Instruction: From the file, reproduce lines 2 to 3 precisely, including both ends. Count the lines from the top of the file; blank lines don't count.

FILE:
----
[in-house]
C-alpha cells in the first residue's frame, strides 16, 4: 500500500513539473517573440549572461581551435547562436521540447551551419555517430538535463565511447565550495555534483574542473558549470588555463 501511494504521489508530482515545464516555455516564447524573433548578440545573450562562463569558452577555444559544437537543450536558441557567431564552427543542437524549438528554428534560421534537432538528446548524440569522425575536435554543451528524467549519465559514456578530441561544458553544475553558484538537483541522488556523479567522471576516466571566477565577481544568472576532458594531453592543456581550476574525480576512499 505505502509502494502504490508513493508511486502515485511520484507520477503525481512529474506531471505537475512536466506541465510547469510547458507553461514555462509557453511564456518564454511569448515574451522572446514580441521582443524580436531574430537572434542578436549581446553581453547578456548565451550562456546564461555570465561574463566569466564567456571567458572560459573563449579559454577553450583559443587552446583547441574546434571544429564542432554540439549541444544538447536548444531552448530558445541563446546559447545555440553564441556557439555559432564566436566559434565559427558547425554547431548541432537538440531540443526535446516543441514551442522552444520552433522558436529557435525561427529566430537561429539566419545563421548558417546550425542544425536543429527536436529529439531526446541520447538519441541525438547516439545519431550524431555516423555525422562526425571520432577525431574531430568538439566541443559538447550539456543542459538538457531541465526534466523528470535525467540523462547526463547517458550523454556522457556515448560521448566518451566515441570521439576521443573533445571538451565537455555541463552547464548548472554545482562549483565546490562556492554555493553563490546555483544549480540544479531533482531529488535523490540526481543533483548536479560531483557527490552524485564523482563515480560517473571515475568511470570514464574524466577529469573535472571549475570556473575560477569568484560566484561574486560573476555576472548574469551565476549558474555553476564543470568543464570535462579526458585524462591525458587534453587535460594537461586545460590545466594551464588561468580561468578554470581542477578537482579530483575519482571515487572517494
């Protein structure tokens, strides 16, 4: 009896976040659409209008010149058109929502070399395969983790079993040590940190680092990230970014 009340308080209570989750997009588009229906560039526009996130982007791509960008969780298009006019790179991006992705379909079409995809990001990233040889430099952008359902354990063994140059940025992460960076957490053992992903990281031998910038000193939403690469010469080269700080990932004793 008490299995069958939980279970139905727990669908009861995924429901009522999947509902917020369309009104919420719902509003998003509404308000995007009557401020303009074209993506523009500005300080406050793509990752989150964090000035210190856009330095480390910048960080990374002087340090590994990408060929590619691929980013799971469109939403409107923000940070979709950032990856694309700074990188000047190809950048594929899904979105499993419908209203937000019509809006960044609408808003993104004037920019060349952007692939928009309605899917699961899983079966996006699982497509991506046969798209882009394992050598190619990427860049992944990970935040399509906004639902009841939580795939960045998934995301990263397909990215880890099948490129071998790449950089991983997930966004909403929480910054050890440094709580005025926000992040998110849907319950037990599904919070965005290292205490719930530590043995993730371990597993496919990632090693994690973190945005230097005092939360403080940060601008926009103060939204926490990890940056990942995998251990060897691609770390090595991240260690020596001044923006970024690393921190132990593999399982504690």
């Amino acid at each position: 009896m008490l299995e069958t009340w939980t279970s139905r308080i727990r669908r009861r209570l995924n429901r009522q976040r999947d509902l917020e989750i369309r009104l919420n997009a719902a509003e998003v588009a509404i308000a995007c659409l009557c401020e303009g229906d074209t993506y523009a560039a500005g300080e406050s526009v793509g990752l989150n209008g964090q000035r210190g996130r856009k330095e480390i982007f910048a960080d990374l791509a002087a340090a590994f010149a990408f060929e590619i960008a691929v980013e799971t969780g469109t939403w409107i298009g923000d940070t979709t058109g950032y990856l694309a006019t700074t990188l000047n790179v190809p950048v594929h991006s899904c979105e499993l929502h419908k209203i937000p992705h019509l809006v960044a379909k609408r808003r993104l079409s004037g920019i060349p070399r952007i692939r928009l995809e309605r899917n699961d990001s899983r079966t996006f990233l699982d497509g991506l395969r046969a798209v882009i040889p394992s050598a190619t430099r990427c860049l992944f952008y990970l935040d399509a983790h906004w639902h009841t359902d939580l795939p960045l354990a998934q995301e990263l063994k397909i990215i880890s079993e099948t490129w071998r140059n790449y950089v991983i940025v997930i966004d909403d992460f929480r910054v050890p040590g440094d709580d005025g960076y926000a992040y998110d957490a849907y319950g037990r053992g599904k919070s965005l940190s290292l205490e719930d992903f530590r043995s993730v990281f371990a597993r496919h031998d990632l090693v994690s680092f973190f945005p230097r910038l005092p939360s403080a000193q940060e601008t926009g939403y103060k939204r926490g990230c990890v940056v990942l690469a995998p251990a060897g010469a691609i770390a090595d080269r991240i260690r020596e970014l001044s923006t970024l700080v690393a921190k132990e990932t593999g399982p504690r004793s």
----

C-alpha cells in the first residue's frame, strides 16, 4: 500500500513539473517573440549572461581551435547562436521540447551551419555517430538535463565511447565550495555534483574542473558549470588555463 501511494504521489508530482515545464516555455516564447524573433548578440545573450562562463569558452577555444559544437537543450536558441557567431564552427543542437524549438528554428534560421534537432538528446548524440569522425575536435554543451528524467549519465559514456578530441561544458553544475553558484538537483541522488556523479567522471576516466571566477565577481544568472576532458594531453592543456581550476574525480576512499 505505502509502494502504490508513493508511486502515485511520484507520477503525481512529474506531471505537475512536466506541465510547469510547458507553461514555462509557453511564456518564454511569448515574451522572446514580441521582443524580436531574430537572434542578436549581446553581453547578456548565451550562456546564461555570465561574463566569466564567456571567458572560459573563449579559454577553450583559443587552446583547441574546434571544429564542432554540439549541444544538447536548444531552448530558445541563446546559447545555440553564441556557439555559432564566436566559434565559427558547425554547431548541432537538440531540443526535446516543441514551442522552444520552433522558436529557435525561427529566430537561429539566419545563421548558417546550425542544425536543429527536436529529439531526446541520447538519441541525438547516439545519431550524431555516423555525422562526425571520432577525431574531430568538439566541443559538447550539456543542459538538457531541465526534466523528470535525467540523462547526463547517458550523454556522457556515448560521448566518451566515441570521439576521443573533445571538451565537455555541463552547464548548472554545482562549483565546490562556492554555493553563490546555483544549480540544479531533482531529488535523490540526481543533483548536479560531483557527490552524485564523482563515480560517473571515475568511470570514464574524466577529469573535472571549475570556473575560477569568484560566484561574486560573476555576472548574469551565476549558474555553476564543470568543464570535462579526458585524462591525458587534453587535460594537461586545460590545466594551464588561468580561468578554470581542477578537482579530483575519482571515487572517494
């Protein structure tokens, strides 16, 4: 009896976040659409209008010149058109929502070399395969983790079993040590940190680092990230970014 009340308080209570989750997009588009229906560039526009996130982007791509960008969780298009006019790179991006992705379909079409995809990001990233040889430099952008359902354990063994140059940025992460960076957490053992992903990281031998910038000193939403690469010469080269700080990932004793 008490299995069958939980279970139905727990669908009861995924429901009522999947509902917020369309009104919420719902509003998003509404308000995007009557401020303009074209993506523009500005300080406050793509990752989150964090000035210190856009330095480390910048960080990374002087340090590994990408060929590619691929980013799971469109939403409107923000940070979709950032990856694309700074990188000047190809950048594929899904979105499993419908209203937000019509809006960044609408808003993104004037920019060349952007692939928009309605899917699961899983079966996006699982497509991506046969798209882009394992050598190619990427860049992944990970935040399509906004639902009841939580795939960045998934995301990263397909990215880890099948490129071998790449950089991983997930966004909403929480910054050890440094709580005025926000992040998110849907319950037990599904919070965005290292205490719930530590043995993730371990597993496919990632090693994690973190945005230097005092939360403080940060601008926009103060939204926490990890940056990942995998251990060897691609770390090595991240260690020596001044923006970024690393921190132990593999399982504690």